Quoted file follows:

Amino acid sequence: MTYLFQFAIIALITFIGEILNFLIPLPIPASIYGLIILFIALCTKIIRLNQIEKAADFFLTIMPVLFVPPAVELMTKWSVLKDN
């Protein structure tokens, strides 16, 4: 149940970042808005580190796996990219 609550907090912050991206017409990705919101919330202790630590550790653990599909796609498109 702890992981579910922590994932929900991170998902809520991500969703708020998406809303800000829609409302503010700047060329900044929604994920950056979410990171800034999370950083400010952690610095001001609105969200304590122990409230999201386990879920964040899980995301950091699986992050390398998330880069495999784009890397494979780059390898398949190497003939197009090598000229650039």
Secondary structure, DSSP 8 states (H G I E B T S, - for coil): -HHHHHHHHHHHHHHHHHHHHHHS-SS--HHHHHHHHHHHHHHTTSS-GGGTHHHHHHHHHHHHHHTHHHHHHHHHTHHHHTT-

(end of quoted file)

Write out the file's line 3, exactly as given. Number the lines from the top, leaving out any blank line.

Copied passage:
Secondary structure, DSSP 8 states (H G I E B T S, - for coil): -HHHHHHHHHHHHHHHHHHHHHHS-SS--HHHHHHHHHHHHHHTTSS-GGGTHHHHHHHHHHHHHHTHHHHHHHHHTHHHHTT-